Can the Prime Minister answer the question asked by my hon. Friend the Member for South Angus (Mr. Bruce-Gardyne) about the import surcharge? The right hon. Gentleman talked about the initiative taken with the full support of our E.F.T.A. partners. Is not it right that the support which we received from our E.F.T.A. partners was, to say the least, lukewarm? Is not it clear that there is little likelihood that they will show any real enthusiasm for such a British initiative while the import surcharge remains in force and that they are still suspicious of British intentions and motives? Has the Prime Minister any more immediate proposals to help to restore the confidence of E.F.T.A. in Britain?

The Prime Minister

I am sorry to disappoint the right hon. and learned Member for Conway (Mr. Peter Thomas).

The support of our E.F.T.A. partners on this question was not lukewarm. It was extremely enthusiastic. There was just a certain amount of doubt on the part of two countries. They did not want a further disappointment, but they felt that in this situation with our plans for strengthening E.F.T.A., unlike the previous negotiations on the Common Market, we would be negotiating from strength—this was a phrase very much used—which the right hon. Gentleman the Member for Bexley (Mr. Heath) was certainly not doing a year or two ago.

With regard to the import surcharges, of course our E.F.T.A. partners want to see these charges come off as quickly as we can take them off, and so do we. We repeat that we shall take them off at the earliest moment that it is safe to do so, but I hope that the right hon. and learned Gentleman, unlike some of his right hon. Friends, will not dissociate himself from the statement of his right hon. Friend the Member for Barnet (Mr. Maudling) on import surcharges as representing his diagnosis and his remedies.

Mr. Heath

Will the Prime Minister correct himself on two points? How can he possibly suggest that he is prepared to negotiate from a position of strength when he has imposed the surcharges and has the additional indebtedness from the International Monetary Fund which he is now carrying? Secondly, to say that there was no initiative taken after the break-up of European negotiations in Brussels is completely wrong. The initiative was taken, first of all, to strengthen E.F.T.A. at the Lisbon Conference which set the course for E.F.T.A. and the final abolition of its tariffs internally. Secondly, there was the recreation of Western European Union in which economic affairs were to be discussed, of which E.F.T.A. was kept fully informed—and E.F.T.A. created its own contacts with Brussels.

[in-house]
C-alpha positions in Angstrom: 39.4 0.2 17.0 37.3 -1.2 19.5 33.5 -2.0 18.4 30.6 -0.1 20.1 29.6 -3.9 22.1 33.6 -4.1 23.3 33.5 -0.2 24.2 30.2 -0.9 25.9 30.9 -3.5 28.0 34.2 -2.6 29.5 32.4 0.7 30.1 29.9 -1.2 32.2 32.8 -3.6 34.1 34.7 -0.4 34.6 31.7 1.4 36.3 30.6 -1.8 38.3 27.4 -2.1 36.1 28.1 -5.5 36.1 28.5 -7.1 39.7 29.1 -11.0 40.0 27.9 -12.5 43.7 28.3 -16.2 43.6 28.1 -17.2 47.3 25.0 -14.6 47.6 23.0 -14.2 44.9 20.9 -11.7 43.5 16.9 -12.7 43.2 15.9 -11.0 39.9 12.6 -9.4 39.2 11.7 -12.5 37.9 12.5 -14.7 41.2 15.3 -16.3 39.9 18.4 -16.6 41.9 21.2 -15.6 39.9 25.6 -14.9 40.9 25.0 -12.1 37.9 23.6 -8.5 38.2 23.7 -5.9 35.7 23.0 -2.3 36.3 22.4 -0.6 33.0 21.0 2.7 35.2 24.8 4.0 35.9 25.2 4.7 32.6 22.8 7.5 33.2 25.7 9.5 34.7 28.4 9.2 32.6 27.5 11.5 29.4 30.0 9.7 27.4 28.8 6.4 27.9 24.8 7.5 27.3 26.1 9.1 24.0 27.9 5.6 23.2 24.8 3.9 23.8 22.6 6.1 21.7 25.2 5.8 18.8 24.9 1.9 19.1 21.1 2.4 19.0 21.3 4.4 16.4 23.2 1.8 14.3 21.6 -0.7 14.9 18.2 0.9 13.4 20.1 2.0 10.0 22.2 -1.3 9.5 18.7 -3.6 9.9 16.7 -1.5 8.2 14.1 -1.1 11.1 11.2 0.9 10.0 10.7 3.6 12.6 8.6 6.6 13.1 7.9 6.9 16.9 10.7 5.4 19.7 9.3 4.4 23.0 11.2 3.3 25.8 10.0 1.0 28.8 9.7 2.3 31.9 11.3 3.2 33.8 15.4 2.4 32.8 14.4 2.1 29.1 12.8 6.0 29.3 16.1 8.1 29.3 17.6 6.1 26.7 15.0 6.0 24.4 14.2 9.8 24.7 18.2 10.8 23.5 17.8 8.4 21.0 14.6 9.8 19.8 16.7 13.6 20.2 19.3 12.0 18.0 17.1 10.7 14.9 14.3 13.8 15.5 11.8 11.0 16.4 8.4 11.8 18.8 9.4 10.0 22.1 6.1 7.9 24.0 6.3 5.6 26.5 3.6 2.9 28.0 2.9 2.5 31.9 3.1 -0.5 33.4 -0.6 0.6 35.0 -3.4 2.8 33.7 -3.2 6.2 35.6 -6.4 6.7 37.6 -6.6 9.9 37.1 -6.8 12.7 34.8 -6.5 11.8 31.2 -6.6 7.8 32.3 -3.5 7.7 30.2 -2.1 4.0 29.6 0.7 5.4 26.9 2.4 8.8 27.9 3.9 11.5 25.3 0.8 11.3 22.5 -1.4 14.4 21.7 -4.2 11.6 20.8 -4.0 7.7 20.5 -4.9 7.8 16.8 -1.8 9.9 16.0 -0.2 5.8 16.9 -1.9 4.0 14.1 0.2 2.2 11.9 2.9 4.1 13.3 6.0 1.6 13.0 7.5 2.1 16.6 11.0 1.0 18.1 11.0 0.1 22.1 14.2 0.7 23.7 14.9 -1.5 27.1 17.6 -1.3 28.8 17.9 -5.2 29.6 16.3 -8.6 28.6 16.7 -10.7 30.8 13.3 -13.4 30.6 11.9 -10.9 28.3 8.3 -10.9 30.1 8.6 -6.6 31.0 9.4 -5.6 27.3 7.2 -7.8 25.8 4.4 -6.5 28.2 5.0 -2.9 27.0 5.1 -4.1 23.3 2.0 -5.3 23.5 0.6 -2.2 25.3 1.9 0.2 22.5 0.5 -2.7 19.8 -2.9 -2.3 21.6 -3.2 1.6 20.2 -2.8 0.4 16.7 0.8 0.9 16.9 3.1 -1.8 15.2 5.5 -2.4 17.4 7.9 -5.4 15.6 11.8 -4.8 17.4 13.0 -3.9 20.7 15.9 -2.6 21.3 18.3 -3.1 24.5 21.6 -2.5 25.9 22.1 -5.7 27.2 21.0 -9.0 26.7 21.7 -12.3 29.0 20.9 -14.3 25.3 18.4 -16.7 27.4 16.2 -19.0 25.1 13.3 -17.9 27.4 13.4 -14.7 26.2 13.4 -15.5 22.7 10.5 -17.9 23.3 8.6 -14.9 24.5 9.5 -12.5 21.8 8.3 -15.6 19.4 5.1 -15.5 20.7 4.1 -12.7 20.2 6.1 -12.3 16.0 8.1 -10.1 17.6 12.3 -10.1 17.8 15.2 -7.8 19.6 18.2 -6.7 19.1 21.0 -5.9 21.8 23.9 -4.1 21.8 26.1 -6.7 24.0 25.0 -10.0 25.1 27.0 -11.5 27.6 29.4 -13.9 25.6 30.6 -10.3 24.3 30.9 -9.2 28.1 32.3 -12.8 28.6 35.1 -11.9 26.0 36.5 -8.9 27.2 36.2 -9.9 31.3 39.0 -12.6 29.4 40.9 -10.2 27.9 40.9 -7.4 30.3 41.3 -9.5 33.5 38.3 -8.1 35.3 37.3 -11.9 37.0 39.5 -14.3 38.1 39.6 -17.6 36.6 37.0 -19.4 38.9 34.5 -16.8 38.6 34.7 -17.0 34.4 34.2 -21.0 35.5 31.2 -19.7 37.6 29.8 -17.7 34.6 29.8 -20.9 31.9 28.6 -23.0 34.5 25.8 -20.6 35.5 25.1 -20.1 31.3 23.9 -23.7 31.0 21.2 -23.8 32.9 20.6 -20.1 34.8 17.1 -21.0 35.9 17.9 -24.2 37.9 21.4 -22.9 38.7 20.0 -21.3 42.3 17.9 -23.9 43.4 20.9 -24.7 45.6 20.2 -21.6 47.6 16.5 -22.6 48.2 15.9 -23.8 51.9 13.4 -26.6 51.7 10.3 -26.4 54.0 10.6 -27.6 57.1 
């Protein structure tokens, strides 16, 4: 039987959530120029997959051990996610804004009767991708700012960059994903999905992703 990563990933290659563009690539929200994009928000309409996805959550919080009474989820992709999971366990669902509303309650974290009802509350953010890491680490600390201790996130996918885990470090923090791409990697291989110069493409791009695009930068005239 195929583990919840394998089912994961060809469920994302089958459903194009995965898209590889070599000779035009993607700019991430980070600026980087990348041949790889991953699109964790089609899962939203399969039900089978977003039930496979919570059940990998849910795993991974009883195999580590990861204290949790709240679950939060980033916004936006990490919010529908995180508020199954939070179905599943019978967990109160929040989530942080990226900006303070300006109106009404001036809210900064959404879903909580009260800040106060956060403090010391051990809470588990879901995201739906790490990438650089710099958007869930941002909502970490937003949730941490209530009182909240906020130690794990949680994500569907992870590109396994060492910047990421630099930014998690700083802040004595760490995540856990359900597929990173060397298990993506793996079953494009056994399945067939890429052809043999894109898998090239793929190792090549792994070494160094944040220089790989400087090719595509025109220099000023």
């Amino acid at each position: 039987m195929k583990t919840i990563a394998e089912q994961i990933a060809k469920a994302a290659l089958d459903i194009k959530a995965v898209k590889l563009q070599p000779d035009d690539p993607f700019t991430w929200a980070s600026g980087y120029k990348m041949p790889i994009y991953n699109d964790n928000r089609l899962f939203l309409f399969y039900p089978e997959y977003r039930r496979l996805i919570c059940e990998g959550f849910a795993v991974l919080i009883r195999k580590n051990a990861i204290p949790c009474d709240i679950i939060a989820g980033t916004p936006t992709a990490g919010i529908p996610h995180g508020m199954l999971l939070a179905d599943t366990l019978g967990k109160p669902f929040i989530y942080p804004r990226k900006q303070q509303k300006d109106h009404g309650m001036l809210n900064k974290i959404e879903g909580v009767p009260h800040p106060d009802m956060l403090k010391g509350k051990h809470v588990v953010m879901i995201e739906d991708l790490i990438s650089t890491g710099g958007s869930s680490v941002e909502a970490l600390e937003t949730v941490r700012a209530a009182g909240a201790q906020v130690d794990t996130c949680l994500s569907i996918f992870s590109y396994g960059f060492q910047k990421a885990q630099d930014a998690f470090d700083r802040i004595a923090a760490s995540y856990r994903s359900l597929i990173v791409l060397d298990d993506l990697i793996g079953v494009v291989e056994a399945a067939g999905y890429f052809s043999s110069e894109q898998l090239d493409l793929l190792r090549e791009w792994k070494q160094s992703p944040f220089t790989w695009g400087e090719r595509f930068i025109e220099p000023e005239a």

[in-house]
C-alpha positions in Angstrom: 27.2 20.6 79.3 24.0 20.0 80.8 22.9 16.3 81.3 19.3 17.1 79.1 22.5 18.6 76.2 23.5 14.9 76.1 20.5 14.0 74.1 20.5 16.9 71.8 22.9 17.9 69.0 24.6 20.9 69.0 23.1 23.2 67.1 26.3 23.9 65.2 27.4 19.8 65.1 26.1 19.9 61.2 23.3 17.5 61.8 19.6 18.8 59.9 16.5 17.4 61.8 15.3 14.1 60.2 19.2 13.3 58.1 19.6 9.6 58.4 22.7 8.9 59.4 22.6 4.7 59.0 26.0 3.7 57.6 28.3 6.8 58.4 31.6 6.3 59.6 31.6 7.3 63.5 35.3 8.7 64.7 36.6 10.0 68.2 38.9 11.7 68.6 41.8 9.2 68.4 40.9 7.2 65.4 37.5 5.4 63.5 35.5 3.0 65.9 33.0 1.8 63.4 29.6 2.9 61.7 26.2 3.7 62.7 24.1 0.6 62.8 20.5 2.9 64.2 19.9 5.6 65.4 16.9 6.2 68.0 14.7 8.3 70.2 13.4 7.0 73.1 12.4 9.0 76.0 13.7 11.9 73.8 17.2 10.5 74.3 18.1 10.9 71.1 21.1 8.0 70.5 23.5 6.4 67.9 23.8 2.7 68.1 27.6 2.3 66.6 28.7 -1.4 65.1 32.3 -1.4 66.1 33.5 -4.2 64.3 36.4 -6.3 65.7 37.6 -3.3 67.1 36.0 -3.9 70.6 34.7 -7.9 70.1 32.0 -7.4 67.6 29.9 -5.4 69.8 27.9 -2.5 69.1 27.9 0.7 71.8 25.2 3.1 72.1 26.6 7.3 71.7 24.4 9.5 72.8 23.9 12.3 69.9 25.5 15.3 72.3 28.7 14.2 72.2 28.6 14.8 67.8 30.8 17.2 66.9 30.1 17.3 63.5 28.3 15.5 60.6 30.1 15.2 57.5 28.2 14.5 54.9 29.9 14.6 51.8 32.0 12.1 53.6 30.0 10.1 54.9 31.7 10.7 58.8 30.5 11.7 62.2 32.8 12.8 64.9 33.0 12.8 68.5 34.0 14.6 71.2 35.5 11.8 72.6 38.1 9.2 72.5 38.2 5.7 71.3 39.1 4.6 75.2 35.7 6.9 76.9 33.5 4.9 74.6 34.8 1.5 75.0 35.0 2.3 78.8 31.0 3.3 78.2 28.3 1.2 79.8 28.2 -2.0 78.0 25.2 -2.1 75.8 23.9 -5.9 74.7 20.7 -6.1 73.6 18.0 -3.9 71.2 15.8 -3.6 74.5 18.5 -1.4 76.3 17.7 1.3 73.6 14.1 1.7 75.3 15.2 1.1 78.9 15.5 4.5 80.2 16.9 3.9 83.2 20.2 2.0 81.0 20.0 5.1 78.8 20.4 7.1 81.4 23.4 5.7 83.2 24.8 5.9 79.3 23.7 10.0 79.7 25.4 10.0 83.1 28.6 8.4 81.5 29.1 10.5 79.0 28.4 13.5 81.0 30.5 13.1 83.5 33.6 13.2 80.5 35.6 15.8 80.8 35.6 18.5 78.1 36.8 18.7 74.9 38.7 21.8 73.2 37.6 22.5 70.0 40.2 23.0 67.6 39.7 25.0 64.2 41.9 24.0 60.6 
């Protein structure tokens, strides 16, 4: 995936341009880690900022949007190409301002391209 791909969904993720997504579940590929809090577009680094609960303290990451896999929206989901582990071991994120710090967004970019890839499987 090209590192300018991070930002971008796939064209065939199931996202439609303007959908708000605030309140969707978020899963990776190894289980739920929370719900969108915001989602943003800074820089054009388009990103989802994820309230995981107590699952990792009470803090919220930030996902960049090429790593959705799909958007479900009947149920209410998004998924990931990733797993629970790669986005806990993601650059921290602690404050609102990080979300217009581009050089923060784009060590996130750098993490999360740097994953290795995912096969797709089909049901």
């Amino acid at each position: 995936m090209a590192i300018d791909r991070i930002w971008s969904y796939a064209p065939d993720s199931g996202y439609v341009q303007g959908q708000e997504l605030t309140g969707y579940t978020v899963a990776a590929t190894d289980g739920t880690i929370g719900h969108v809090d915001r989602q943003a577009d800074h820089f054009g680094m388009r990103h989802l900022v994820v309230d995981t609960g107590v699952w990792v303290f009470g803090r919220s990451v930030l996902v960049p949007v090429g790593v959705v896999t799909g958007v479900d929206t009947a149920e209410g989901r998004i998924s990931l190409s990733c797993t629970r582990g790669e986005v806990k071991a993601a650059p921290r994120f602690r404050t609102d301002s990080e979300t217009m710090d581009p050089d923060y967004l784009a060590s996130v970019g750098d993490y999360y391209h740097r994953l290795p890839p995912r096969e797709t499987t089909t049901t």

The Prime Minister

The reason why I said that in this case we shall be negotiating from strength is that E.F.T.A. has got strong and will get stronger. That was not the case when the right hon. Gentleman was prepared to accept such intolerable terms in his own negotiations. As for the right hon. Gentleman's reference to initiatives after January, 1963, that of course was the work of the W.E.U., but it did not quite cover the whole work of E.F.T.A., as the right hon. Gentleman well knows. It excluded the E.F.T.A. neutrals. The difficulty right through—and it was difficult to get reassurance from the right hon. Gentleman during the talks until the last moment—was that at the time when he negotiated there was no assurance that the position of the E.F.T.A. neutrals would be looked after. Certainly we welcomed any steps taken through Lisbon and elsewhere to strengthen E.F.T.A., but that is not the same as saying that the initiative was taken to bring E.F.T.A. and the E.E.C. closer together.

Several Hon. Members


Mr. Heath

Is it—

Mr. Speaker

Order. If the House wants to debate the matter some time that is for the House, but in my view we must get on.

Mr. Steele

On a point of order. Does not this situation recall to the House that the Committee on Procedure has made suggestions to the House about Questions and particularly about the number of Front Benchers who speak and rise at Question Time? Has not the Committee referred to this and made recommendations to the House? Could not you use your influence, Mr. Speaker, with the usual channels to have this point debated and have some guidance given?

Mr. Speaker

Whether the House likes to debate arrangements for business is not a matter for me.

Mr. Heath

Further to that point of order. Is not it also correct, following what the hon. Member for Dunbartonshire, West (Mr. Steele) has just said, that if the Prime Minister is going to make such lengthy answers impugning the actions—[Interruption.]

Mr. Speaker

Order. I must be allowed to hear what is being said.

Mr. Heath

—of former Ministers at international negotiations—[Interruption.]

Mr. Speaker

Order. I must be allowed to hear the words which are addressed to me.

Mr. Heath

The hon. Member for Dunbartonshire, West raised a question about Front Benchers being allowed to ask questions. My point is that if the Prime Minister is going to make lengthy answers in which he imputes motives and actions to former Ministers in international negotiations, ought we not to have an opportunity of questioning the right hon. Gentleman about it?

Mr. Speaker

The idea of not having further Front Bench questions is in order that more questions from back benchers may have an answer. As for imputing bad motives to other people, I deprecate any use of Question Time for the purpose, because it occupies time, and even people on the Front Bench tend to answer back. Let us get on.

Mr. Shinwell